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My astonishment when hearing such words had always been for the repeating phrase "there are MANY scraper sites out there". I was astonished from that phrase simply because I almost never in my online life got across one of them! (I'm online from over 12 years, and spend around 5 to 8 hours online daily. And use search engines (mainly Google) for finding my way online.)
It was not until yesterday when I got across a scraper sites. Okay, more than one actually. This happened after I went to Word Tracker .com (after reading about it here (I later discovered I've been there before, but just did not make good use of the tool then)). Playing with the trial for a while, I found "excellent" keywords. Searching Google for those keywords (which included a keyword with misspelling! it was an "excellent" keyword still because searchers often wrote the wrong spelling, while there were extremely few sites that had the misspelled word). Searching Google for such "excellent" keywords, the scraper sites started to appear.
It downed upon me then that those complaining out of frustration from scraper sites must be spending a lot of time in SEO using tools similar to word tracker to fish for "excellent" keywords. (I am using the word "excellent" to denote a keyword that is highly searched and at the same time few sites have it.) Except that those people complaining here are putting rich content in their sites.
After visiting that scrapper site (and which I discovered had grabbed many excellent keywords) I realized what the often talked about scrapper sites are and how they looked like. Yes they looked ugly, but ...
I reckoned, after taking a short 'subway' in my thinking process, that scraper sites DO in fact help and are Good, which is contrary to common belief.
Yes I agree that scraper sites have little content to offer, and their developers do little effort to develop them yet gain a lot of money for it but having no content does not mean they are not doing a service to searchers.
Actually, scraper sites are indeed useful to searchers. Let's say 100,000 searchers search for a phrase that is often not found in content rich sites. The content they need is found on the net on some content rich sites, but the phrase they use just does not get them to those sites. Enter scraper sites. The scraper sites act as a sort of mediator between the two, search engines and content-rich sites. When those 100,000 searchers use search engines to search with this phrase, they get a scraper site as the #1 result, going to that site, they do not find content, but they do find links and doorways to sites rich in the content they were in deed looking for.
If it was not for the scraper sites, who's developers spend their time on nothing but fishing for those "excellent" keywords, those 100,000 searchers would just not be able to find the content-rich sites, simply because they used search phrases that such sites do not optimize for.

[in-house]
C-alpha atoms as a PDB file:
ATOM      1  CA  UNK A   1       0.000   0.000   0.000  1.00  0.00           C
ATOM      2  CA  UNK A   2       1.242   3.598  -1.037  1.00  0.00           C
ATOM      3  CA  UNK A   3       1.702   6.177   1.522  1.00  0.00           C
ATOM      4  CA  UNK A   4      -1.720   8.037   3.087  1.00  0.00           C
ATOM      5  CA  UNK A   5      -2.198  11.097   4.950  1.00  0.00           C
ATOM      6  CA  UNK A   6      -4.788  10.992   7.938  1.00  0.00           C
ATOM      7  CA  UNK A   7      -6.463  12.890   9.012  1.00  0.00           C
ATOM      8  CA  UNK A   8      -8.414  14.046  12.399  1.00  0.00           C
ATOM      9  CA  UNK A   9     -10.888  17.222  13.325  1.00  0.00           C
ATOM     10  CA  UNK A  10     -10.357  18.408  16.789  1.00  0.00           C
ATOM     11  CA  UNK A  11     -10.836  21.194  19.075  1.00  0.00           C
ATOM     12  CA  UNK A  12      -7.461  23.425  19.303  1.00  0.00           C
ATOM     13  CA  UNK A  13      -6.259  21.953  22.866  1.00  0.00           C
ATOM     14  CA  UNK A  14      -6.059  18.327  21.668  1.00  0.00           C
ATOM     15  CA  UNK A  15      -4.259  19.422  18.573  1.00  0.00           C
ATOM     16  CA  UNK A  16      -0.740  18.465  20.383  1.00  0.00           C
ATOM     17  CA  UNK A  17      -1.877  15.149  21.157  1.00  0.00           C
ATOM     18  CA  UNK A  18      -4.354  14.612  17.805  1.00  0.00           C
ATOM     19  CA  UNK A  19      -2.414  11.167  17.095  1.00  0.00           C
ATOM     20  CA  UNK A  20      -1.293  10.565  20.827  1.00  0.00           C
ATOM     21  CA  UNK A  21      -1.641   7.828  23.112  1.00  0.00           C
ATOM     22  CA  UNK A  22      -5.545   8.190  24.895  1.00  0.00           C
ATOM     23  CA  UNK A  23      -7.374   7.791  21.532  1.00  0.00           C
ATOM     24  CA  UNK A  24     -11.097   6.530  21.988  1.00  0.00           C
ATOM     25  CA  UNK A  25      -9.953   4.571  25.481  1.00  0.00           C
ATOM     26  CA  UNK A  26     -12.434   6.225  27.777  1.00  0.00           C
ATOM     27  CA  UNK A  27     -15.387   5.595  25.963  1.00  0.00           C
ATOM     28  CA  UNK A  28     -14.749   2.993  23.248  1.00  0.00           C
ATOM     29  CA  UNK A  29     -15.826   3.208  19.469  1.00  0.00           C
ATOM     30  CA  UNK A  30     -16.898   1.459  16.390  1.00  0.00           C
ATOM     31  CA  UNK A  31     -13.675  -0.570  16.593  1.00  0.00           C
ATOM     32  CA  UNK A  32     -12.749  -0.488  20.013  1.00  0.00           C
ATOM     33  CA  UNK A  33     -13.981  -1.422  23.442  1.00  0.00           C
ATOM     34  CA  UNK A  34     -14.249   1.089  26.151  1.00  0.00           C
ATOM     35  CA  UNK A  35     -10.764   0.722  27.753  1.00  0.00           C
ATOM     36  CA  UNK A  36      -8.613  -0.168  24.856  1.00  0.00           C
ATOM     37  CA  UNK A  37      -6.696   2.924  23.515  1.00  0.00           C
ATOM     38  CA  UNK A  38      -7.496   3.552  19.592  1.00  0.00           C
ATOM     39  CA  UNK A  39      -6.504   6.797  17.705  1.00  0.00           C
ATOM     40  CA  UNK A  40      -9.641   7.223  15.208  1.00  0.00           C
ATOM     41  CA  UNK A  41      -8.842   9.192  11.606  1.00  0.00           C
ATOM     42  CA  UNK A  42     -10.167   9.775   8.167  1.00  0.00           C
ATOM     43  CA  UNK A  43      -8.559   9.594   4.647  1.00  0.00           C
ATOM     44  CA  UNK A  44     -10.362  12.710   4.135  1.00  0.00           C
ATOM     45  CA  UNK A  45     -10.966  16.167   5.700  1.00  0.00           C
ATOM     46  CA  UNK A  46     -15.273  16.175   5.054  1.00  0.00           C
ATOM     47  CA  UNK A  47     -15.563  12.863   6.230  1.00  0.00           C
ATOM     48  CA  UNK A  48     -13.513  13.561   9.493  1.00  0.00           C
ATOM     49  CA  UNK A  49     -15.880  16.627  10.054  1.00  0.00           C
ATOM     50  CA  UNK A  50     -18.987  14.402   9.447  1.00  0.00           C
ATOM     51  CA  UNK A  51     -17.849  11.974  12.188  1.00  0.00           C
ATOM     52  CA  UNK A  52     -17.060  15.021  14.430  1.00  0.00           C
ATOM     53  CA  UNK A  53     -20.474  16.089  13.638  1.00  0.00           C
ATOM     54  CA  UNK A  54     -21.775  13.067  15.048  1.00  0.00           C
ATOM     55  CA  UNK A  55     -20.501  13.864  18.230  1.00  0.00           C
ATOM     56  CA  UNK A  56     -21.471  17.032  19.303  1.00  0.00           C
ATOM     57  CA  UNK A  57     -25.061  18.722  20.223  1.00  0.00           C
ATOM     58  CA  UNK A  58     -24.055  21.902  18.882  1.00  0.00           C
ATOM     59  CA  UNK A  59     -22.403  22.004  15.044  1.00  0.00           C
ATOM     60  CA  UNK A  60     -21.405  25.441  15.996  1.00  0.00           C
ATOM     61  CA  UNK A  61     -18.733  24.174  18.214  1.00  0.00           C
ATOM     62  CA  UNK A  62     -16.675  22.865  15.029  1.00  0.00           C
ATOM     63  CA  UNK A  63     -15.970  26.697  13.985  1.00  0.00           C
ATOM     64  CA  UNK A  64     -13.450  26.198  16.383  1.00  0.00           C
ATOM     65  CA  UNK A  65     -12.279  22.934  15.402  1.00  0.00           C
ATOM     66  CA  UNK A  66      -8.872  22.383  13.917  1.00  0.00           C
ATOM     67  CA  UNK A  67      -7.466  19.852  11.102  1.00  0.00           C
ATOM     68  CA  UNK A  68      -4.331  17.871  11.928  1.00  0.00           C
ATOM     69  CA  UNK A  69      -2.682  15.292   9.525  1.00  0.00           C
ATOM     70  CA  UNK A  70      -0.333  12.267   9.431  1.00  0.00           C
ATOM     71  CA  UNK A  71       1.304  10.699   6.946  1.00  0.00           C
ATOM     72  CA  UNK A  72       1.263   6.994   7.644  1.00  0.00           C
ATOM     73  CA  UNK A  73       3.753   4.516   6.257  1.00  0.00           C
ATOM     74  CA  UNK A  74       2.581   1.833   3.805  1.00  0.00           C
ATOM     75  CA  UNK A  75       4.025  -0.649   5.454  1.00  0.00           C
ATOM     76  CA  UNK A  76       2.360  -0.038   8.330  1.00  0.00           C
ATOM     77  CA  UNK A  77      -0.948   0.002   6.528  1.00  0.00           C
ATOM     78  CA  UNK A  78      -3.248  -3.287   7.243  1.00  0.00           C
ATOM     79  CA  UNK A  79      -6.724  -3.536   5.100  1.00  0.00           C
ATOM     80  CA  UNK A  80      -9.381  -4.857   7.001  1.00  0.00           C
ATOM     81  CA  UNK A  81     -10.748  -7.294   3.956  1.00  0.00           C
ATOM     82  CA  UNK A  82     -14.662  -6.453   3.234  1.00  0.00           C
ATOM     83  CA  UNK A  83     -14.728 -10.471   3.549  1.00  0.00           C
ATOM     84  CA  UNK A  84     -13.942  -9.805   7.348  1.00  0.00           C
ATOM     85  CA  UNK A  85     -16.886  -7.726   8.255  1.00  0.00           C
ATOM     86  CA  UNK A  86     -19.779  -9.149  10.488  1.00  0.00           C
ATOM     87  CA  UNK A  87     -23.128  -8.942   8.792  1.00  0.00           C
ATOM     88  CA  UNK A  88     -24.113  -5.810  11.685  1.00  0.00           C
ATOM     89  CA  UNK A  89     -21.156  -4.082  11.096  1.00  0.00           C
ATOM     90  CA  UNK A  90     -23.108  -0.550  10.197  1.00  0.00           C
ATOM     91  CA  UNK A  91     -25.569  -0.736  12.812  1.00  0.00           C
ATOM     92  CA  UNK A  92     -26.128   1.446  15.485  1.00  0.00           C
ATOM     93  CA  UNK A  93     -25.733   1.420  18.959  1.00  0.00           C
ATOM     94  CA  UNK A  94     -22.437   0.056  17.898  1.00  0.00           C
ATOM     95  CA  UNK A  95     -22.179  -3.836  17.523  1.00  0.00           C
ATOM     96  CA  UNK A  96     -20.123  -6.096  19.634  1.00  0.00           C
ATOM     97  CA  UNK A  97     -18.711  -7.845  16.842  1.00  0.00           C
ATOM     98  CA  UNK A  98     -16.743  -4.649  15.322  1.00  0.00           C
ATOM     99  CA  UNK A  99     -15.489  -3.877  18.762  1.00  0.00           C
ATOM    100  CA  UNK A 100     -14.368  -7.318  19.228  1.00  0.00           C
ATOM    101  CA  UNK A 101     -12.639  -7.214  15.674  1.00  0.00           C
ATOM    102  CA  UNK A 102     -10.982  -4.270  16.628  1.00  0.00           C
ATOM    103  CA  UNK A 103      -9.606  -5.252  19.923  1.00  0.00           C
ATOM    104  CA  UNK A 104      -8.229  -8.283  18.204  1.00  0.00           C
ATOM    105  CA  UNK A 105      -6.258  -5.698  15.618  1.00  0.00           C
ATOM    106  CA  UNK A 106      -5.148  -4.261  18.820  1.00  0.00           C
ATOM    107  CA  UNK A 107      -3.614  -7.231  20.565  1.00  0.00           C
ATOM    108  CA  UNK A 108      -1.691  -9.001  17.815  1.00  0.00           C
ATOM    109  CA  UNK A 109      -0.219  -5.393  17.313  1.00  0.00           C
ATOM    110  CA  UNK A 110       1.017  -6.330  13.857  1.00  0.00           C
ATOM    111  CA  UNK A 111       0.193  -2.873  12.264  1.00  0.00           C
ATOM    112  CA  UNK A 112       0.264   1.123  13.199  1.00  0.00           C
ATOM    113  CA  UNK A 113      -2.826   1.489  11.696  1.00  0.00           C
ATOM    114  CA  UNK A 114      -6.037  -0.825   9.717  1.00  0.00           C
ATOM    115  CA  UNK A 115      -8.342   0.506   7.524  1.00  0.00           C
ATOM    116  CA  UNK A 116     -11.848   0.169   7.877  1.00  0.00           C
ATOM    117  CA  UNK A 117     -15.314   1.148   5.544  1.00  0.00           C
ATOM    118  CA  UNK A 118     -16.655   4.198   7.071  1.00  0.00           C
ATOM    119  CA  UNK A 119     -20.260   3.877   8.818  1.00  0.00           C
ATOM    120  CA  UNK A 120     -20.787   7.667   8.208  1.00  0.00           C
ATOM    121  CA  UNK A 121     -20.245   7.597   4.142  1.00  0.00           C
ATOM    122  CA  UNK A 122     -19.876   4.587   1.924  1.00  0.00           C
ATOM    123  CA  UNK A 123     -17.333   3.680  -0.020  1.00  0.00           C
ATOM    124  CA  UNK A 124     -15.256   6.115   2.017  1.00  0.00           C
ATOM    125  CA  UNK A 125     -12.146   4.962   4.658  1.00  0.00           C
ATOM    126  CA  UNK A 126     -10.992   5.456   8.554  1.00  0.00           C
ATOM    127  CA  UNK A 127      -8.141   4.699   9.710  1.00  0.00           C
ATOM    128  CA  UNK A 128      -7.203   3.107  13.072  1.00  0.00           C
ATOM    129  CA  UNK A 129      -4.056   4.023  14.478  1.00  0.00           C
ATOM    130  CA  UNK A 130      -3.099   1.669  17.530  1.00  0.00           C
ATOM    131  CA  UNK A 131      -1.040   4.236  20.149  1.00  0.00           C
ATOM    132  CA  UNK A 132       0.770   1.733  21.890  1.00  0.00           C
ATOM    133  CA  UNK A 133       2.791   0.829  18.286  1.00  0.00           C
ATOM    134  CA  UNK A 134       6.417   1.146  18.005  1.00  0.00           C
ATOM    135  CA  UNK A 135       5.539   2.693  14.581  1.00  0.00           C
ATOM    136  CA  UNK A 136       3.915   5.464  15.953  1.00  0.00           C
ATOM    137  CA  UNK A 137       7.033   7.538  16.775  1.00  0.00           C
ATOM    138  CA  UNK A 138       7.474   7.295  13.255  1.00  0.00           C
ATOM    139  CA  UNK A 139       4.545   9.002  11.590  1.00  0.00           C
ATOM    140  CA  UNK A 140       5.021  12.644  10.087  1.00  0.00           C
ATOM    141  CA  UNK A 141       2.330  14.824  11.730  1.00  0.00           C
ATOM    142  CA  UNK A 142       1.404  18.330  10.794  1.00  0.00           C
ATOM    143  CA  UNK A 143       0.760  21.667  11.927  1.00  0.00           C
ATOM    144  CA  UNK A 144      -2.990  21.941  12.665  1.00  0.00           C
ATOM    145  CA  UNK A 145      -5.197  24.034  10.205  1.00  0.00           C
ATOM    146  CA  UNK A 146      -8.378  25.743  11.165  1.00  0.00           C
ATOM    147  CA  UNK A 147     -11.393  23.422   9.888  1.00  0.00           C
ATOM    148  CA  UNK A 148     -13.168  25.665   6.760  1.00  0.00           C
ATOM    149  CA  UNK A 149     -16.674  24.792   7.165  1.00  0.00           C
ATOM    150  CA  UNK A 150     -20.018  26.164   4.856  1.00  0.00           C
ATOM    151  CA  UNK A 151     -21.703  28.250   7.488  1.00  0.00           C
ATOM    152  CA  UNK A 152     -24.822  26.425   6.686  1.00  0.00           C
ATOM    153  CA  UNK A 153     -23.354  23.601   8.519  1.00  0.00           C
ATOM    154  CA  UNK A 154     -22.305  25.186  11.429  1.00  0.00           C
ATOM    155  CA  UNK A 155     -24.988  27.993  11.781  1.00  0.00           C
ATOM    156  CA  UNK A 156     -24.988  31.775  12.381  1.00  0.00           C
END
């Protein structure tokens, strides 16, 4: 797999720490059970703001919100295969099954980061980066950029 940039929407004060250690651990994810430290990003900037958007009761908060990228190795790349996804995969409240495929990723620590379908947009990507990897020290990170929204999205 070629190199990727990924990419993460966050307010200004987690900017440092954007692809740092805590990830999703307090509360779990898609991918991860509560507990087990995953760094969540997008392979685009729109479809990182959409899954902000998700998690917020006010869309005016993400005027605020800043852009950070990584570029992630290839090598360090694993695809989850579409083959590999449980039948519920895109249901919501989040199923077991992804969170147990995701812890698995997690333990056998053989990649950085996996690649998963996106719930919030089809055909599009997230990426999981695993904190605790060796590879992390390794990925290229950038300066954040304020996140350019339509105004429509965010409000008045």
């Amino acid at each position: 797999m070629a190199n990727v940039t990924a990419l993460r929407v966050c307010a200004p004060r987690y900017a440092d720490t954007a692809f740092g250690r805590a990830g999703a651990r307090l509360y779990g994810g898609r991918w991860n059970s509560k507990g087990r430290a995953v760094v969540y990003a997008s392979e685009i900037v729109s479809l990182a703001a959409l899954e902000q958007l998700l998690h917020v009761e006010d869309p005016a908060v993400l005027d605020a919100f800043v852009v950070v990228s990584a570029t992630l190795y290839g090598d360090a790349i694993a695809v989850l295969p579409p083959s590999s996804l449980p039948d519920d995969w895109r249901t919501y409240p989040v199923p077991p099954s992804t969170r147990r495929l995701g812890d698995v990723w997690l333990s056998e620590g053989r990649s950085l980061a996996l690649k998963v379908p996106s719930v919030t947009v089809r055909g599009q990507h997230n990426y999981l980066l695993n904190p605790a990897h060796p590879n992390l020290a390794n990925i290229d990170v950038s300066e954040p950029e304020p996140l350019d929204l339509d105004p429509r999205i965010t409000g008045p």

I still understand the frustration of content-rich site developers, as they feel those scraper sites 'steal' their ads, and result in a lower CPC. Yet my point is that scraper sites do have a role to play. At least the topic can be debatable, and not seen in a black and white way as it had always been (except by perhaps some scraper site developers whom sometimes try to say they are doing little harm).
Note: The subject line of my post was intentionally scalped against the accepted norm to attract attention. No offence to rich content publishers (me being one of them), but just liked to present a thought that struck my mind.
As much as I like Google, I do blame them 100% for allowing publishers to use code on any site they want when they are accepted. Simply reviewing the URL content ads will be served on would reduce the amount of scraper sites (and otherwise "borderline" crap) by a great deal.
Some might say blaming Google is unfair, after all it's the individual SEO's that are churning out the spam - but IMO, Google were sufficiently aware of the amount of greedy individuals there are in this business, long before they introduced Adsense, and had a responsibility to maintain a certain level of quality.
I've said it before, and I'll say it again - if Y! or MSN were to offer a comparible system to Adsense, while enforcing pulisher quality before acceptance, I would sign up in a heartbeat just out of principle.
Not to be too negative about Google though, they are reasonably good about booting spam sites when they are reported - I just don't see a valid reason why they can't review individual URL submissions (maybe even tighten up the guidelines)? Or simply not generate ads on sandboxed sites? ;)
I recently had my site included on one such site and want to know if there is anything that can be done to get it off. I did write to the owner of the site and asked them to remove it and got a reply asking why I would'nt want my site included.
This site takes a word, in my case a city name, and serves up 50 sites with that word in it on one page. A thumbnailed impression of my homepage serves as the link to my site. Thinking about this, there could be 1000's of pages in this site already.
It is relivent to adsense, they're running on the left side of the page.
BTW, got the info on the inclusion from google alert I set up to track who links to my site.